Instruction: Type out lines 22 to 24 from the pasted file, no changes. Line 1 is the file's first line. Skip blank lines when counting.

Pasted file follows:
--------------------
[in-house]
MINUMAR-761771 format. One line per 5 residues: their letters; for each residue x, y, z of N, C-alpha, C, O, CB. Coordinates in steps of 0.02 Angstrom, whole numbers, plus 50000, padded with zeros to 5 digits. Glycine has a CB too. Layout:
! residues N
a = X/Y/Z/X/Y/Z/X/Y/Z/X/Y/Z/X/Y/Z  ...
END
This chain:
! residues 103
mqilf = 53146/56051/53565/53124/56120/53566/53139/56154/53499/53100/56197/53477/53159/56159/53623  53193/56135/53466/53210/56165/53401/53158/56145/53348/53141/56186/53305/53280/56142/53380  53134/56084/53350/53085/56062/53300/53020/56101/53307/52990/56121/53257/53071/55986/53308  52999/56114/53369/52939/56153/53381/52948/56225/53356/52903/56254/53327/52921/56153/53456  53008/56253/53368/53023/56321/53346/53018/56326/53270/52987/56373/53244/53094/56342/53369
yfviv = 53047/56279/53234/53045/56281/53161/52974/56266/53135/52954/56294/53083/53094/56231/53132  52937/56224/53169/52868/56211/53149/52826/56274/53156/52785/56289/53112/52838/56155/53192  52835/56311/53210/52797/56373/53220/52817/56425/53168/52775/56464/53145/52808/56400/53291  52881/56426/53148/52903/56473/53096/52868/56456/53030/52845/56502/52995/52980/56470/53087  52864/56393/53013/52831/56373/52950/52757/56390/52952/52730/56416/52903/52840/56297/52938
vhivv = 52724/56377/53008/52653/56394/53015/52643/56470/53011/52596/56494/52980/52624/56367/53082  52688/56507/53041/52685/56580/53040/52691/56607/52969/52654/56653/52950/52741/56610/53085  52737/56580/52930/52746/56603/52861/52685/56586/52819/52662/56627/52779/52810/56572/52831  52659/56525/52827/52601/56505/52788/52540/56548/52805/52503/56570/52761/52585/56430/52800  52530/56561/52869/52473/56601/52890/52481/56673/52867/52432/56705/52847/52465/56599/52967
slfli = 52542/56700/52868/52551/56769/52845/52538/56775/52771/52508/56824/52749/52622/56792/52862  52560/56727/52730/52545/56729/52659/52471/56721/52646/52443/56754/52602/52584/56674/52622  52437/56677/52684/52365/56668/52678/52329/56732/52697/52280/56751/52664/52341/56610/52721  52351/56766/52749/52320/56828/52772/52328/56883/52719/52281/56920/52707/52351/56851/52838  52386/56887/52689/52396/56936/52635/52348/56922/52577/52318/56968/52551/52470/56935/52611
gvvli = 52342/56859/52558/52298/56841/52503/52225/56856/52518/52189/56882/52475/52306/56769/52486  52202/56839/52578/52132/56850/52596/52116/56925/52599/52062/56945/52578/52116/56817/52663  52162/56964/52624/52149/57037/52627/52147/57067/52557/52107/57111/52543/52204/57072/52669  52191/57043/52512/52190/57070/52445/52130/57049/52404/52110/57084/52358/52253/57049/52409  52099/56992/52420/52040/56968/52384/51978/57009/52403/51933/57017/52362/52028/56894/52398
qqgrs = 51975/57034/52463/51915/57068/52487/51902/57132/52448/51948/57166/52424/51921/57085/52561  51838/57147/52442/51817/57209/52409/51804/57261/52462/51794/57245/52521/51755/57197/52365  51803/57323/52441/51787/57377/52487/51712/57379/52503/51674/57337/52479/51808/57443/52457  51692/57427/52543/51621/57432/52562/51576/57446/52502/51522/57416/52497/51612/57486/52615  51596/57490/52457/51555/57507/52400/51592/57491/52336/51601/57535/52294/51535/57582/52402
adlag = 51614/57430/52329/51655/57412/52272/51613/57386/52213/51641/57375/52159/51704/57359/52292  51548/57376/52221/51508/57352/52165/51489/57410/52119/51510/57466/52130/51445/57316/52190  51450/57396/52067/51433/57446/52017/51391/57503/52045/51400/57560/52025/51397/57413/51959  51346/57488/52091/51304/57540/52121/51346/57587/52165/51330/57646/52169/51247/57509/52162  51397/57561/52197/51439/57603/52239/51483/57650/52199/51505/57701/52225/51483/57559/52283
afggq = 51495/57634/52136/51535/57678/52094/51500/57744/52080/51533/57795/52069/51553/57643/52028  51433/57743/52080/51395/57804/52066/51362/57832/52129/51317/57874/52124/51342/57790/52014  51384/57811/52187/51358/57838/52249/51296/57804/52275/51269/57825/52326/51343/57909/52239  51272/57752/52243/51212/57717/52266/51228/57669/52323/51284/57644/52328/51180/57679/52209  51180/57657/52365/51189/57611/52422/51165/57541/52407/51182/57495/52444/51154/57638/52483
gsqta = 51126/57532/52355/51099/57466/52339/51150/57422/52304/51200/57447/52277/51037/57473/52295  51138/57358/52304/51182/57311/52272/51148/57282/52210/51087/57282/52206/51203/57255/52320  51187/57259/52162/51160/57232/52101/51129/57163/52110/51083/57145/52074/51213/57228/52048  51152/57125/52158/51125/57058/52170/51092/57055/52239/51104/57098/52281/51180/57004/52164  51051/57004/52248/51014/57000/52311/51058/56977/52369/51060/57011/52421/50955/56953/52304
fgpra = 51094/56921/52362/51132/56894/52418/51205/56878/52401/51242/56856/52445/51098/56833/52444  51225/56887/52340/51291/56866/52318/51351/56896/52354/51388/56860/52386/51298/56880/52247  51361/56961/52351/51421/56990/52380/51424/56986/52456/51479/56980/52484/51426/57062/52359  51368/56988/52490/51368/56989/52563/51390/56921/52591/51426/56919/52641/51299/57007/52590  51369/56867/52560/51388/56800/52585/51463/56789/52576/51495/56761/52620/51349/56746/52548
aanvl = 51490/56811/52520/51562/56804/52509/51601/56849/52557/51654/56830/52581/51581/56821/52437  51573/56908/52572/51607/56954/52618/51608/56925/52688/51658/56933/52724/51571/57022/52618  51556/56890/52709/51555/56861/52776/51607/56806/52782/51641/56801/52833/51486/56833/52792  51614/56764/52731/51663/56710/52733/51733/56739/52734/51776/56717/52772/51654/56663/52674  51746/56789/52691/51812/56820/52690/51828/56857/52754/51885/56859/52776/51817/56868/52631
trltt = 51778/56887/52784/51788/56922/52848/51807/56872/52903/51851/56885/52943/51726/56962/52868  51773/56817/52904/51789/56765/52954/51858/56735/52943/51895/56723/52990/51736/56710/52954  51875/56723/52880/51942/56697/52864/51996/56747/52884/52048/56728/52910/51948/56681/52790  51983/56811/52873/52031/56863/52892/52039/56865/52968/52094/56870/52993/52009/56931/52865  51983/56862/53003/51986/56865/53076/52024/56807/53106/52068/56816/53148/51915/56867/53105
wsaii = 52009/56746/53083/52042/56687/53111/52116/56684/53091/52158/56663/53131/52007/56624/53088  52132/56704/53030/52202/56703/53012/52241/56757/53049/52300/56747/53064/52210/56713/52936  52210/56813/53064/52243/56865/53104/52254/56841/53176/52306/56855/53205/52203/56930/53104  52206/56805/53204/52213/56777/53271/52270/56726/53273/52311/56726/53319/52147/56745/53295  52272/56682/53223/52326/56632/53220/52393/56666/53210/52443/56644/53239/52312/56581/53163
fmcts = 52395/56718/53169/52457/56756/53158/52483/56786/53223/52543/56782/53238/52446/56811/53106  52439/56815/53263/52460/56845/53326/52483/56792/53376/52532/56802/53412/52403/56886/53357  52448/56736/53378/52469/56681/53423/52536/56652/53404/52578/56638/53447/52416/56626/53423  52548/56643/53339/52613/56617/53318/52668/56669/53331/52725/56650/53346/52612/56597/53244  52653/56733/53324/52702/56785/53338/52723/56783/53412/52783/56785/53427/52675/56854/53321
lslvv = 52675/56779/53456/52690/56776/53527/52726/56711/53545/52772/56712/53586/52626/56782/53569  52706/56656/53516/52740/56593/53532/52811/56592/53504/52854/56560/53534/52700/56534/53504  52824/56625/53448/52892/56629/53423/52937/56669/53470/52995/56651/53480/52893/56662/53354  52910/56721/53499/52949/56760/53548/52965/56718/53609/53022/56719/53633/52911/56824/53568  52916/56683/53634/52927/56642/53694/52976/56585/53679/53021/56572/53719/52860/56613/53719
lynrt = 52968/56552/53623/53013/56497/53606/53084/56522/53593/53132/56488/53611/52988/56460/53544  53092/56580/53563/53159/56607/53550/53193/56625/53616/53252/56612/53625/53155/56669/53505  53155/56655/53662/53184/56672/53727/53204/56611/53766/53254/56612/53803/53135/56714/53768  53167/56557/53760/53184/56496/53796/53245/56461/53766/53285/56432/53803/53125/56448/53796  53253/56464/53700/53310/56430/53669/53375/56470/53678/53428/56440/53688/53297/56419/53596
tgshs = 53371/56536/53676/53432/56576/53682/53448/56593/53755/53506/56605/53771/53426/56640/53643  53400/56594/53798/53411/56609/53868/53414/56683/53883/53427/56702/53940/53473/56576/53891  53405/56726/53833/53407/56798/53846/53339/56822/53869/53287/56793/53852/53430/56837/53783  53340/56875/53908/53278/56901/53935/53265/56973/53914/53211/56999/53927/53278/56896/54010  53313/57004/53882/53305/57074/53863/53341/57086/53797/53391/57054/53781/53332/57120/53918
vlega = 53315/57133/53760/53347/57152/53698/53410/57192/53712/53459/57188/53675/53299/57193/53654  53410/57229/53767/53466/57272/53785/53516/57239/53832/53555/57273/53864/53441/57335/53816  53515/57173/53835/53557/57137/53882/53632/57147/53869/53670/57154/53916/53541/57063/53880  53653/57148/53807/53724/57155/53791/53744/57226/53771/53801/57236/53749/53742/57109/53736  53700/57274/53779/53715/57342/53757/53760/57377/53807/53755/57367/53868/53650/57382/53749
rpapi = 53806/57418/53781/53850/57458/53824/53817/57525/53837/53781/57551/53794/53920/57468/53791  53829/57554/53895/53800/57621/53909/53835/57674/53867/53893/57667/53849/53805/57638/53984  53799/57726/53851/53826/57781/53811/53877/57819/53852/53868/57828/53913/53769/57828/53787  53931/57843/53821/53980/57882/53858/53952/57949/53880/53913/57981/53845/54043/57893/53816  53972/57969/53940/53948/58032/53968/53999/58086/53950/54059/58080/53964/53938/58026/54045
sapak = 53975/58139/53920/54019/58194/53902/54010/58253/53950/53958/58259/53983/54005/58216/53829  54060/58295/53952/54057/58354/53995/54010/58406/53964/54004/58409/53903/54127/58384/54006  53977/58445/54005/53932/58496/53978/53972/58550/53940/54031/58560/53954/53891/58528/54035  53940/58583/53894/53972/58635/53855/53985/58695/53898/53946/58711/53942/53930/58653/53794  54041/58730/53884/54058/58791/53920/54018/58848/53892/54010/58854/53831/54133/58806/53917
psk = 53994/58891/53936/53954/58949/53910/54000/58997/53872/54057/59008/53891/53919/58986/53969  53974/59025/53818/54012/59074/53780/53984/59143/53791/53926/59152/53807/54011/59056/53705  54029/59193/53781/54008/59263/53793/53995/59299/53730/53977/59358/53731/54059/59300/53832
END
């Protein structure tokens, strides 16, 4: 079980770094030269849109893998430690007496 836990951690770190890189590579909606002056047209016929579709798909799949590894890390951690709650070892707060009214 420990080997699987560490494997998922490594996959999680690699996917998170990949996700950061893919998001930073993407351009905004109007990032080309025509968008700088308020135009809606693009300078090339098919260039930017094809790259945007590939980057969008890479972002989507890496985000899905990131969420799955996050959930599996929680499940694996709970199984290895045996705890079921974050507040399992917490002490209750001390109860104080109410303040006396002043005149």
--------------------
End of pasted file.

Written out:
lslvv = 52675/56779/53456/52690/56776/53527/52726/56711/53545/52772/56712/53586/52626/56782/53569  52706/56656/53516/52740/56593/53532/52811/56592/53504/52854/56560/53534/52700/56534/53504  52824/56625/53448/52892/56629/53423/52937/56669/53470/52995/56651/53480/52893/56662/53354  52910/56721/53499/52949/56760/53548/52965/56718/53609/53022/56719/53633/52911/56824/53568  52916/56683/53634/52927/56642/53694/52976/56585/53679/53021/56572/53719/52860/56613/53719
lynrt = 52968/56552/53623/53013/56497/53606/53084/56522/53593/53132/56488/53611/52988/56460/53544  53092/56580/53563/53159/56607/53550/53193/56625/53616/53252/56612/53625/53155/56669/53505  53155/56655/53662/53184/56672/53727/53204/56611/53766/53254/56612/53803/53135/56714/53768  53167/56557/53760/53184/56496/53796/53245/56461/53766/53285/56432/53803/53125/56448/53796  53253/56464/53700/53310/56430/53669/53375/56470/53678/53428/56440/53688/53297/56419/53596
tgshs = 53371/56536/53676/53432/56576/53682/53448/56593/53755/53506/56605/53771/53426/56640/53643  53400/56594/53798/53411/56609/53868/53414/56683/53883/53427/56702/53940/53473/56576/53891  53405/56726/53833/53407/56798/53846/53339/56822/53869/53287/56793/53852/53430/56837/53783  53340/56875/53908/53278/56901/53935/53265/56973/53914/53211/56999/53927/53278/56896/54010  53313/57004/53882/53305/57074/53863/53341/57086/53797/53391/57054/53781/53332/57120/53918